Monday, October 24, 2011

Cristina Kirchner re-elected during a tsunami tidal wave election in Argentina.

Cristina Kirchner
Cristina Kirchner
AFP - Argentine President Cristina Kirchner, 58, was re-elected for four years Sunday in the first round of the presidential election during a real tsunami tidal wave election and said she was "impressed" and "grateful" after the result. "These figures impress me and I am infinitely grateful," said the President addressing the Argentines. "If I talked about those numbers there are only two years, we have treated crazy!" She said. Mrs. Kirchner won 53.96% of the vote against 16.87% for his main rival, the Socialist Hermes Binner, and 11.15% in the radical Ricardo Alfonsin, according to official results on 98.25% of polling stations.

The remaining percentage of votes on the subject of claims, and the final result and complete to be published before December 10, the start of the new mandate. After this election, at which the Argentines renewed at the same time half the seats in the Chamber of Deputies and one third of the Senate, the Front for Victory Mrs. Kirchner found in 2009 lost the majority in both houses. After the announcement of Ms. Kirchner spoke to young people and danced for a long time alongside his running mate, the Economy Minister Amado Boudou. "I want to thank the crowd of young Argentines who again appropriate the Plaza de Mayo," said the President.

For his part, Mr. Binner has conceded defeat by congratulating "Mrs. President". However, he argued that his training was a "novelty" in the political landscape. "This force is the second in the country", launched Mr. Binner, recalling that a socialist had just passed a radical, unheard of in Argentina. The President pointed out that several Latin American counterparts had called to congratulate her, including the President of Brazil Dilma Rousseff which was "very loving words." Venezuelan President Hugo Chavez for his part, welcomed "the full support call" that Argentines have made to Mrs. Kirchner. To be elected in the first round, Mrs. Kirchner would get more than 45% of the vote, more than 40% with a lead of more than 10 points over his main rival.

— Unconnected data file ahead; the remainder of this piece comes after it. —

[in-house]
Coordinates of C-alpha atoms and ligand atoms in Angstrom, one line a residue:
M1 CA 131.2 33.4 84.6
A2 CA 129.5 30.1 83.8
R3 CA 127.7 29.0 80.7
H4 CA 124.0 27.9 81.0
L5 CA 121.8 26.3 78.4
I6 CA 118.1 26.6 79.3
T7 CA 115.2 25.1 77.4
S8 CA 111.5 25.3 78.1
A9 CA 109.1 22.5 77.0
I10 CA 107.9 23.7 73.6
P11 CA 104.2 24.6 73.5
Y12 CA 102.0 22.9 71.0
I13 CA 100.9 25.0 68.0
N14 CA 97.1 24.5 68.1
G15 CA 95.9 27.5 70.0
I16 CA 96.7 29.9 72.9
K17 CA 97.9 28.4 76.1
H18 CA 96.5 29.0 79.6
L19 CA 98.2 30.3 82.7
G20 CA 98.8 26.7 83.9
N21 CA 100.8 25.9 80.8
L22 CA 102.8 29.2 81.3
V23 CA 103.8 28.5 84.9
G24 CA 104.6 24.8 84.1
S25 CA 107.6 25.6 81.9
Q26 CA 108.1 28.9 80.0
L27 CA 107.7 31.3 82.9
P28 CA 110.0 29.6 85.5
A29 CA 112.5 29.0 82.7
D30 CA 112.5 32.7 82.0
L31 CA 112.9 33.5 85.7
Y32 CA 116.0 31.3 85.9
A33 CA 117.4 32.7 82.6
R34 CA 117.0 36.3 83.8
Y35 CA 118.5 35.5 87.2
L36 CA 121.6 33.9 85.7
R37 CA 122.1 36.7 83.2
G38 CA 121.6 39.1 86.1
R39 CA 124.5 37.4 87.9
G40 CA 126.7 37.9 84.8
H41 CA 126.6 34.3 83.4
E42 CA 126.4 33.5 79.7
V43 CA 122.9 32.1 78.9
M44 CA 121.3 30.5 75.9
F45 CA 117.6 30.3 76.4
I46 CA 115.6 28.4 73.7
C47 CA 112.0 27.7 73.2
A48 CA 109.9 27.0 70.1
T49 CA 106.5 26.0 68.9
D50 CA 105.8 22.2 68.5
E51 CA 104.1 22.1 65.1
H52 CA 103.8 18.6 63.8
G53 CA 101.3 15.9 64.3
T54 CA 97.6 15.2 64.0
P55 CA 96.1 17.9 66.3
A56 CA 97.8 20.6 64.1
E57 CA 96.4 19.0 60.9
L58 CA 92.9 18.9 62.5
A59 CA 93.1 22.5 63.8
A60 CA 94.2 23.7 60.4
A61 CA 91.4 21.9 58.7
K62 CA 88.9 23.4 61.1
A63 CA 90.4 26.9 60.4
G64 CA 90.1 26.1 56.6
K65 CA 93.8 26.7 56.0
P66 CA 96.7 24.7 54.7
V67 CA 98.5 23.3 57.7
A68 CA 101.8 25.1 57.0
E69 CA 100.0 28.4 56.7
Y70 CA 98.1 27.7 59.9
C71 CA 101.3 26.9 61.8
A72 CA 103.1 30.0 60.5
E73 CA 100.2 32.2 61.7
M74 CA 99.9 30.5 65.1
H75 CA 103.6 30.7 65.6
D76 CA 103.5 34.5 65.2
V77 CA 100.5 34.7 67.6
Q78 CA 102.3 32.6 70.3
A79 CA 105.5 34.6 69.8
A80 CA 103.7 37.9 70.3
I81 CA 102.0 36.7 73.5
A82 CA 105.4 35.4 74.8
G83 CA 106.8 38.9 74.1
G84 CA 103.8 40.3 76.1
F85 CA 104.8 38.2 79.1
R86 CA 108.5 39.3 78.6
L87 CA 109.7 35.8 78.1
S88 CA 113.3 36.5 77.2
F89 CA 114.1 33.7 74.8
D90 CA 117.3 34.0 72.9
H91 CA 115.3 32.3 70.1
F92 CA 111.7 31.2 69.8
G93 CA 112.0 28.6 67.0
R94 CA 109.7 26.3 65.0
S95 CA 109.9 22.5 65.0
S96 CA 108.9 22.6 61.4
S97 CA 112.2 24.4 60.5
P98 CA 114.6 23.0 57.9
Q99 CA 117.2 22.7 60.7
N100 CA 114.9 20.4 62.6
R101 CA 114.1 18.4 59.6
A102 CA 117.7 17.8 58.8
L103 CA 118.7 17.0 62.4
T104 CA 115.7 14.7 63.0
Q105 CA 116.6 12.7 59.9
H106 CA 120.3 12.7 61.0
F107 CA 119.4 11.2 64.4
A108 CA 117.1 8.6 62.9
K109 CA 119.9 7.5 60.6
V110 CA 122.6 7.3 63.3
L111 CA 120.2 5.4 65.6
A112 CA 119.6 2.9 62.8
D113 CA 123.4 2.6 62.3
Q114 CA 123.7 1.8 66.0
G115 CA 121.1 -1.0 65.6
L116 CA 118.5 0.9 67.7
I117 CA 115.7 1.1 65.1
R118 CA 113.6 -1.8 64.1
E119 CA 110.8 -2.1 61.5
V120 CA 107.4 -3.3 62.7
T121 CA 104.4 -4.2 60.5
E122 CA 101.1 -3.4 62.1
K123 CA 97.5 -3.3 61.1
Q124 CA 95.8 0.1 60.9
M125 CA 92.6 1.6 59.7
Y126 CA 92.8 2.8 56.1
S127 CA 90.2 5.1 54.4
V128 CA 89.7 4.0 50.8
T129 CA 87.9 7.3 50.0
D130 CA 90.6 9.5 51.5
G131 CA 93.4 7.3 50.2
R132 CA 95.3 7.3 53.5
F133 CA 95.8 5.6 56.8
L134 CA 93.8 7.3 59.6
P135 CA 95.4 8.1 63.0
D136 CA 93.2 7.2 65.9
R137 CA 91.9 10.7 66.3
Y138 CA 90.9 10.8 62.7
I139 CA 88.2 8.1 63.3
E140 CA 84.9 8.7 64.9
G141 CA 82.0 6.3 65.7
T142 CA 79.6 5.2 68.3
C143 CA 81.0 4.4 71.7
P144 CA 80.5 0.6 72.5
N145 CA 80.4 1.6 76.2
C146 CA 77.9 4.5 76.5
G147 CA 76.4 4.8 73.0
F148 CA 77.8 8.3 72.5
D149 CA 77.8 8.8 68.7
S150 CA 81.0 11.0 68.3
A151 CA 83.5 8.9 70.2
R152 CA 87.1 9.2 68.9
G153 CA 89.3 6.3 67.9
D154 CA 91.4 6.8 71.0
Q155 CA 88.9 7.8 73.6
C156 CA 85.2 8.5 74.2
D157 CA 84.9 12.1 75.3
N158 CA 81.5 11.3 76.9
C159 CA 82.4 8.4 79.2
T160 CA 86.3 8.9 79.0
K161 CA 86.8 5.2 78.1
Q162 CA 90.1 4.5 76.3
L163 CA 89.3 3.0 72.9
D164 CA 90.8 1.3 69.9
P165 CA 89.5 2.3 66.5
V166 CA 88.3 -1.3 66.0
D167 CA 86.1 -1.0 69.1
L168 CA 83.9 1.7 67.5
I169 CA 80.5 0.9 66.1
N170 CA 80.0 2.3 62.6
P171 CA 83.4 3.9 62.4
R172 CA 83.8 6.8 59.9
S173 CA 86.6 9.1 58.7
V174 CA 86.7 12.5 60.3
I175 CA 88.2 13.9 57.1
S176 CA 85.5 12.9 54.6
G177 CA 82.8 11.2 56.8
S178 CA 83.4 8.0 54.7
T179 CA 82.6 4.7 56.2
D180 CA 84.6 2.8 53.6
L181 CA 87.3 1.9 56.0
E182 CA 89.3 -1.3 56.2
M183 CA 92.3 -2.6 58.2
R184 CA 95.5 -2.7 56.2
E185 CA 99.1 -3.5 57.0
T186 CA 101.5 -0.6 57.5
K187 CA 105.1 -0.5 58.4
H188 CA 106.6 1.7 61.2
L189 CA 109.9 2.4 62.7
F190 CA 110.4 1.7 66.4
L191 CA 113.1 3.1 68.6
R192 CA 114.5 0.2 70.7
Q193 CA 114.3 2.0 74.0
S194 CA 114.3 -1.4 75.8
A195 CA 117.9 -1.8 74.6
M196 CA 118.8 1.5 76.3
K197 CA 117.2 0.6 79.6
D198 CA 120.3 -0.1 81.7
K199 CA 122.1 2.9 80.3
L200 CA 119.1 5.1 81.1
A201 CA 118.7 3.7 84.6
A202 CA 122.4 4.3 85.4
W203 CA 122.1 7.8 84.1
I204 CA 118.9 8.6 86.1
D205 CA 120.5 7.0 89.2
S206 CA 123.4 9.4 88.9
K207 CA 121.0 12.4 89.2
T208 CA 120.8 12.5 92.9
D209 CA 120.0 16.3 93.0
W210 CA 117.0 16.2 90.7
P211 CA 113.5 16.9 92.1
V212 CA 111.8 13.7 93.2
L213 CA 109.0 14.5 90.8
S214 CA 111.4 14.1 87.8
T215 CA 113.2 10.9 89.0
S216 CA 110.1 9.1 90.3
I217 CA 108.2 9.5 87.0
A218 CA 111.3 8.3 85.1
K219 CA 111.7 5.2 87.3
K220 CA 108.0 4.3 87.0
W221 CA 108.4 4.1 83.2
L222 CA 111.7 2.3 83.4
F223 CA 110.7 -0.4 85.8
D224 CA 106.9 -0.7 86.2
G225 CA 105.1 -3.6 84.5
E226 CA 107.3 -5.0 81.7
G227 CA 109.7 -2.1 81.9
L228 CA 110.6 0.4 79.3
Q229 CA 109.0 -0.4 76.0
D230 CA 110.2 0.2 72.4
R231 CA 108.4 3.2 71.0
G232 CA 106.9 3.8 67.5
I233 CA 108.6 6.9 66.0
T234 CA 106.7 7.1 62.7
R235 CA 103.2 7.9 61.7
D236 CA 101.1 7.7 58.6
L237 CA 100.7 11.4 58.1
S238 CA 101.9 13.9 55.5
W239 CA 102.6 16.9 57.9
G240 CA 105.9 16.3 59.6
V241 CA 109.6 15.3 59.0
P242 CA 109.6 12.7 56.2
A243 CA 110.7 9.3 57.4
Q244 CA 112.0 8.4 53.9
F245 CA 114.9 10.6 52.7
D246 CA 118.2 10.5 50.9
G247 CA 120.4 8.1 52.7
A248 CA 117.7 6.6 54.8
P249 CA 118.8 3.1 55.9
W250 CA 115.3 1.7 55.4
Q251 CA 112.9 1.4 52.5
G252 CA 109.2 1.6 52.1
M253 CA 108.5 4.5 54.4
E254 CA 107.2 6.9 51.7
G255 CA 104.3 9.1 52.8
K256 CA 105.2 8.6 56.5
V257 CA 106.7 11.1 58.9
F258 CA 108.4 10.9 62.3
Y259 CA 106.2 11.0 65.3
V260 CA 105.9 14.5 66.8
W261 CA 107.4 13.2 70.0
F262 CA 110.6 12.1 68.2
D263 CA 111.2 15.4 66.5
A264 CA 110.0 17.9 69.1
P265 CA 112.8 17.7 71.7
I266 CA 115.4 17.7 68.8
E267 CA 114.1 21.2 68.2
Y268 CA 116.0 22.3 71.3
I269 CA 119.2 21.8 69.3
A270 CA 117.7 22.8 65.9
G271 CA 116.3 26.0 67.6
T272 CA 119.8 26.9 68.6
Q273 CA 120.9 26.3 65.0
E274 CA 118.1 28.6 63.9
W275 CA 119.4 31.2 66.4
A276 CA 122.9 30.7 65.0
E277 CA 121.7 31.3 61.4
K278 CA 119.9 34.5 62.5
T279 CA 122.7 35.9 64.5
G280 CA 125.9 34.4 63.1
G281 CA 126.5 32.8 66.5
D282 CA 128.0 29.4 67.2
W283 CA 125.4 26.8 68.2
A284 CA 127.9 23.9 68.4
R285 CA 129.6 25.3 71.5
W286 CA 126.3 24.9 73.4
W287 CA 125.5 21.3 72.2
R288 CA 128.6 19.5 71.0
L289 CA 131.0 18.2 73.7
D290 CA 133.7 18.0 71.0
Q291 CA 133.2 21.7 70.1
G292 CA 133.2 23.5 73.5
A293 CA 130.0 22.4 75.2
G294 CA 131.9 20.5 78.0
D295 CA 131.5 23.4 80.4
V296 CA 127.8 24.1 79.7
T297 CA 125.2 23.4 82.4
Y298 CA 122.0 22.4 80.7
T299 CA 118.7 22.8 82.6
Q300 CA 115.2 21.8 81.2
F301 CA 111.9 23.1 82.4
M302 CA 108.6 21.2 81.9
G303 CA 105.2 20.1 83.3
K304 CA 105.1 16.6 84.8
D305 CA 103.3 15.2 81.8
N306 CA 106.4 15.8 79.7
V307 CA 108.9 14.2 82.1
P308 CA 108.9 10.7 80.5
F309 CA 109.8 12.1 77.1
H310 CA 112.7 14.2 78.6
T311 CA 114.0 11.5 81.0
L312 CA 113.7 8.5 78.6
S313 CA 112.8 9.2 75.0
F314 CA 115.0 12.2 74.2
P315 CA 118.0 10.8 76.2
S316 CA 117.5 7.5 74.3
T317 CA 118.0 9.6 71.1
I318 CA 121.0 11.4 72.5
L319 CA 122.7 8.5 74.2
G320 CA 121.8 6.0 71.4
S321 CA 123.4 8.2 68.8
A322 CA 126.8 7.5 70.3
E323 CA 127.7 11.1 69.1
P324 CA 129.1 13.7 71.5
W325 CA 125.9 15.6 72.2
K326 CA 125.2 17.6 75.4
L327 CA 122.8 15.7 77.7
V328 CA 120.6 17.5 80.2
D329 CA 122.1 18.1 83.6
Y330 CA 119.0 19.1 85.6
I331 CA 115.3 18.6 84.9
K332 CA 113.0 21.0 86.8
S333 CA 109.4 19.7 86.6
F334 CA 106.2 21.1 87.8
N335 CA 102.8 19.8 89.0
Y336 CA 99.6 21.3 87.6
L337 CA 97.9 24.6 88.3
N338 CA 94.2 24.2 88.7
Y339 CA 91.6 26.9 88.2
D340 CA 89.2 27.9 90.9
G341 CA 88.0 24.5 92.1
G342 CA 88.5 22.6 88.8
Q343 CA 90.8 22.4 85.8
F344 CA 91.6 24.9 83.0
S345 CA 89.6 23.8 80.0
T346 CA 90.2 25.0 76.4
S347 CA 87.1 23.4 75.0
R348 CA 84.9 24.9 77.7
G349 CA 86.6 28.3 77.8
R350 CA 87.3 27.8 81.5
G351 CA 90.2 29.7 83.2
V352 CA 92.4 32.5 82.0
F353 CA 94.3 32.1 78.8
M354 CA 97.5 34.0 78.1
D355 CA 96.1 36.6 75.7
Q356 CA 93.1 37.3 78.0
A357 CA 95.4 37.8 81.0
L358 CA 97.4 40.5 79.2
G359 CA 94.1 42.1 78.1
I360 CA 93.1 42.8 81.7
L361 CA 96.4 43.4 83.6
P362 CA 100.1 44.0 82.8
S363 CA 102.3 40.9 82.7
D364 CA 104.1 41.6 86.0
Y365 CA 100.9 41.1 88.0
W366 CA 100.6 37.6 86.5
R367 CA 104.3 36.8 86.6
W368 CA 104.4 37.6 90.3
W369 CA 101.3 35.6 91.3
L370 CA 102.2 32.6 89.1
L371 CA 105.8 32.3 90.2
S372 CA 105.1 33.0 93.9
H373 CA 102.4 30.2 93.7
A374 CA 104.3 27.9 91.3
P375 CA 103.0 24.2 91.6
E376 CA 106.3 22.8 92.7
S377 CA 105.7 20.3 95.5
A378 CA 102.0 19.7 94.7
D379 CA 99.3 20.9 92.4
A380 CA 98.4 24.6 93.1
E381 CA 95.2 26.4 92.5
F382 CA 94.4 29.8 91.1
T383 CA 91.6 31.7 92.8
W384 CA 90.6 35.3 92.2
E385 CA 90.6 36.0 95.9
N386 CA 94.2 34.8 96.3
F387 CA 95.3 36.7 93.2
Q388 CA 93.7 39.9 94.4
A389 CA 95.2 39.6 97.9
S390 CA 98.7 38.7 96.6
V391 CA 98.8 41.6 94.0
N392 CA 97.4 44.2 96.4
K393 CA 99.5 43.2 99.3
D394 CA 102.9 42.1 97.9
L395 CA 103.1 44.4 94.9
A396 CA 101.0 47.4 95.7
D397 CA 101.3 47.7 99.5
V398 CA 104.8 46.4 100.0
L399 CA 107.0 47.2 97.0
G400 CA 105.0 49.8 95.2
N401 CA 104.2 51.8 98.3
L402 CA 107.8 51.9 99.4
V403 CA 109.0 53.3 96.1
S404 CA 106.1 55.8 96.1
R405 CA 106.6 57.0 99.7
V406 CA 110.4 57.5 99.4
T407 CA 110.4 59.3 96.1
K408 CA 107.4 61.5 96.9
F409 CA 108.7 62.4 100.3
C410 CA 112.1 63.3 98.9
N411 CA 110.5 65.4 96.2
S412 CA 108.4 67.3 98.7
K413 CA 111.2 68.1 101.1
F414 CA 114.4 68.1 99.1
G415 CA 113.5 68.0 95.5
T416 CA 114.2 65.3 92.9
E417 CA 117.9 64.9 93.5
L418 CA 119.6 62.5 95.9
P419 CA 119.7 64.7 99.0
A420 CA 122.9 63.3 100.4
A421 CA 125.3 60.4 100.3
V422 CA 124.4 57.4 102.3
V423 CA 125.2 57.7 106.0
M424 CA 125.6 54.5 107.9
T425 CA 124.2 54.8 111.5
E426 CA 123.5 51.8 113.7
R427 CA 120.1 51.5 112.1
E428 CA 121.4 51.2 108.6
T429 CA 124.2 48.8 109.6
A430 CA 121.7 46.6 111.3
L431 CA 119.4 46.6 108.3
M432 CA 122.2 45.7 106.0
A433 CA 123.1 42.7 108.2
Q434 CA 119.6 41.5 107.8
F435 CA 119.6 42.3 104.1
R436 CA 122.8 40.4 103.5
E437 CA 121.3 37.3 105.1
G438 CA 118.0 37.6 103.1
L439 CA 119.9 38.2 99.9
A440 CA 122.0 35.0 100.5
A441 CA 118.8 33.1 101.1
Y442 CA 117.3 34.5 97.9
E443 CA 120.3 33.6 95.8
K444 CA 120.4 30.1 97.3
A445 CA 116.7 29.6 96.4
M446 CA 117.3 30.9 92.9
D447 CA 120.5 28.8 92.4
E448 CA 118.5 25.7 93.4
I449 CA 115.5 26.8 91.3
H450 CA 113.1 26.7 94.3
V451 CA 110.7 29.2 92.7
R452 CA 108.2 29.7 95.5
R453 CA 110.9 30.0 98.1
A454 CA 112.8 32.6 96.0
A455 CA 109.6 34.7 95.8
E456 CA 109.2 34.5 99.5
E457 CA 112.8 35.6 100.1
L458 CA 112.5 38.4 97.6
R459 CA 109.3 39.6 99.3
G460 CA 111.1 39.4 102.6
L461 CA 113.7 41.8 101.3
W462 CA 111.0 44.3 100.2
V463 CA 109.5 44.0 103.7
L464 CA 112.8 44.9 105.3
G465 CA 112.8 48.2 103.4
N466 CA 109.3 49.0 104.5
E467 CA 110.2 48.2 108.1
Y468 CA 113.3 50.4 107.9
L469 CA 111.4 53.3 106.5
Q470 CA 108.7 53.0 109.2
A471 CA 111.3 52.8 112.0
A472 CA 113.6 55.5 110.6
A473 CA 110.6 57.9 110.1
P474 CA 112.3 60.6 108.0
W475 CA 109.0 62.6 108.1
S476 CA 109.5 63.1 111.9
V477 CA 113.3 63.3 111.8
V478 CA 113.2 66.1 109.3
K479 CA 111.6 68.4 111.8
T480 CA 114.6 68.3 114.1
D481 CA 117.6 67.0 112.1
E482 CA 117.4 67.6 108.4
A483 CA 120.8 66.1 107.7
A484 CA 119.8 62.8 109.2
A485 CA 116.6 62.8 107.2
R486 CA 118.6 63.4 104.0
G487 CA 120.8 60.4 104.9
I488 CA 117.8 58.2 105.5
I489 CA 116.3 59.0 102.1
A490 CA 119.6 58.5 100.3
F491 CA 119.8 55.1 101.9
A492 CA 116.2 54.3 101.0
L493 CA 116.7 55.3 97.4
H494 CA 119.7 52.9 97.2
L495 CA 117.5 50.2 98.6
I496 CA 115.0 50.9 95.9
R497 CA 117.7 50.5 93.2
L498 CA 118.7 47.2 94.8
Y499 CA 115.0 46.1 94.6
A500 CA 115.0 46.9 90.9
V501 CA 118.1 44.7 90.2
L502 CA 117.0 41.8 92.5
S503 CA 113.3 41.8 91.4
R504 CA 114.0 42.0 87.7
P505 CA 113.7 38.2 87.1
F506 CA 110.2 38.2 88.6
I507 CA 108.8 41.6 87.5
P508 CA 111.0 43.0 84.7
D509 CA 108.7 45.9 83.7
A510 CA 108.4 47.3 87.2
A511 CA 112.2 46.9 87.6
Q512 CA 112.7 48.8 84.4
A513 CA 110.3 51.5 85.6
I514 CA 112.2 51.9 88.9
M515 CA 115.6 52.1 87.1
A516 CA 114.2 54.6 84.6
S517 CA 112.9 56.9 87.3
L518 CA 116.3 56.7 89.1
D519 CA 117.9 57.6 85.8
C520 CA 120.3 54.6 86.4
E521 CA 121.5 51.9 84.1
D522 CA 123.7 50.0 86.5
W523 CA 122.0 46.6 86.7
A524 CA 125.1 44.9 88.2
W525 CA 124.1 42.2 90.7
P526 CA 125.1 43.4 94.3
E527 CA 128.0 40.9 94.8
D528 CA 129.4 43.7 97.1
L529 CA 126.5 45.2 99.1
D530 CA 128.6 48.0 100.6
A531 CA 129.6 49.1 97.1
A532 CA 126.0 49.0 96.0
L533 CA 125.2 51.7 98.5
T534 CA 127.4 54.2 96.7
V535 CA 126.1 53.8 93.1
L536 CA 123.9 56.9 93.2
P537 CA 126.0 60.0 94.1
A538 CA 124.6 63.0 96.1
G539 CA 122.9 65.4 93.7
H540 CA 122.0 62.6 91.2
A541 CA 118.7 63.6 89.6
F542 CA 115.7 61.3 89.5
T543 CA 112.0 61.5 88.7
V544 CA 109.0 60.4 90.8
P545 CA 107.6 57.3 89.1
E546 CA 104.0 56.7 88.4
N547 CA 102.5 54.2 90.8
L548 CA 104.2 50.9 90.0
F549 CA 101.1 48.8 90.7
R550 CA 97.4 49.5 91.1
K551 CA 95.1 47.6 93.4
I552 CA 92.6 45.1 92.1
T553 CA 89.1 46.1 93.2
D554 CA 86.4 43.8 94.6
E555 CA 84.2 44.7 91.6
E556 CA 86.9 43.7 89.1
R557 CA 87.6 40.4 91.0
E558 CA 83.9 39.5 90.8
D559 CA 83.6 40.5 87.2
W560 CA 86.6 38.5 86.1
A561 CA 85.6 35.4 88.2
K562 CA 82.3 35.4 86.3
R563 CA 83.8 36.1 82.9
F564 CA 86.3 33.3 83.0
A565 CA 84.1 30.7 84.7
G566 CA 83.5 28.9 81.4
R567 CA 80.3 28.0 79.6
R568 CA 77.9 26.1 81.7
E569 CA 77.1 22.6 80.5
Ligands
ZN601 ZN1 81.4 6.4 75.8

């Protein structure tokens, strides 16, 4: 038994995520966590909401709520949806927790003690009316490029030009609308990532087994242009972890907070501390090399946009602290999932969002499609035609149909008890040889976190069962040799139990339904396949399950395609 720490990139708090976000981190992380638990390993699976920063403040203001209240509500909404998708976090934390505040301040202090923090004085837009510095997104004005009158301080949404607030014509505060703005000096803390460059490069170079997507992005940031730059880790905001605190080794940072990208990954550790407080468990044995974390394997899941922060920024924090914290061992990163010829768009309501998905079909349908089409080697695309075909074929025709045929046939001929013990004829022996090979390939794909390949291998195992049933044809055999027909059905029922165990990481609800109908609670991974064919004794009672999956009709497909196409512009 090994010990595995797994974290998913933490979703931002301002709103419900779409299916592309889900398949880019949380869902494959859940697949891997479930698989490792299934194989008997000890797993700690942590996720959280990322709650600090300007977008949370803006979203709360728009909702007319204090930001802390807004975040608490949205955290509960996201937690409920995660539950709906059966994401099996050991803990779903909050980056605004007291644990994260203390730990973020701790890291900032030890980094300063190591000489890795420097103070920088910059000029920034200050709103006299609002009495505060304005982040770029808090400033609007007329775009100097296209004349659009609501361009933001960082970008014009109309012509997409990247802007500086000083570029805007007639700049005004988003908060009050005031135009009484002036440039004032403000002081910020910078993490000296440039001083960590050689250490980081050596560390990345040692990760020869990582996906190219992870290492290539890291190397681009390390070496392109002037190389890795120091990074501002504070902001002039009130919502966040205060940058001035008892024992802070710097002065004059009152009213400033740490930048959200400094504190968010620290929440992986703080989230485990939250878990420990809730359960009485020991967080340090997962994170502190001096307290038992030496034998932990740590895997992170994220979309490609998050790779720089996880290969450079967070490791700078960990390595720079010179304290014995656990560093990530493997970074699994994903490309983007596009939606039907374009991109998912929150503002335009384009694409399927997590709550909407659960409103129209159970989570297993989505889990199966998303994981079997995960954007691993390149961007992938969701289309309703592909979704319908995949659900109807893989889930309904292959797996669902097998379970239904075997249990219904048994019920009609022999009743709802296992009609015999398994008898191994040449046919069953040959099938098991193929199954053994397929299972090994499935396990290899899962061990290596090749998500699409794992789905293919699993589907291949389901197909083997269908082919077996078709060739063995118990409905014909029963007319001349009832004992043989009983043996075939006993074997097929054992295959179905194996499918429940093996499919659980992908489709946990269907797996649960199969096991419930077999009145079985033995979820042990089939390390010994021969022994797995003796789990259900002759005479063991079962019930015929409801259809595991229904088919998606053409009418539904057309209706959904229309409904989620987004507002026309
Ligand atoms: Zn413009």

"The difference (between Mrs. Kirchner and his main rival) is historic," said Rosendo Fraga analyst, institute Nueva Mayoría. For its part, Mariel Fornoni, Fit & Management, said that with the exception of the Province of San Luis (center), Mrs. Kirchner "won the victory over the country." The classes, traditional electorate of Peronism, he had gained, but much of the middle classes and even executives who were counting on economic stability. Consumption is booming, with 4% increase per year and the unemployment rate is just over 7%. Growth was 8% on average since 2003 except 2009.

Argentina also benefits from soaring commodity prices, particularly soybeans, which is the third largest exporter. Mrs. Kirchner has also peace with the middle classes, that her husband was frightened during the conflict with farmers, in 2008, refusing any negotiations until the end. The death of her husband last year allowed him also to give her a different picture, less authoritarian and more consensual.

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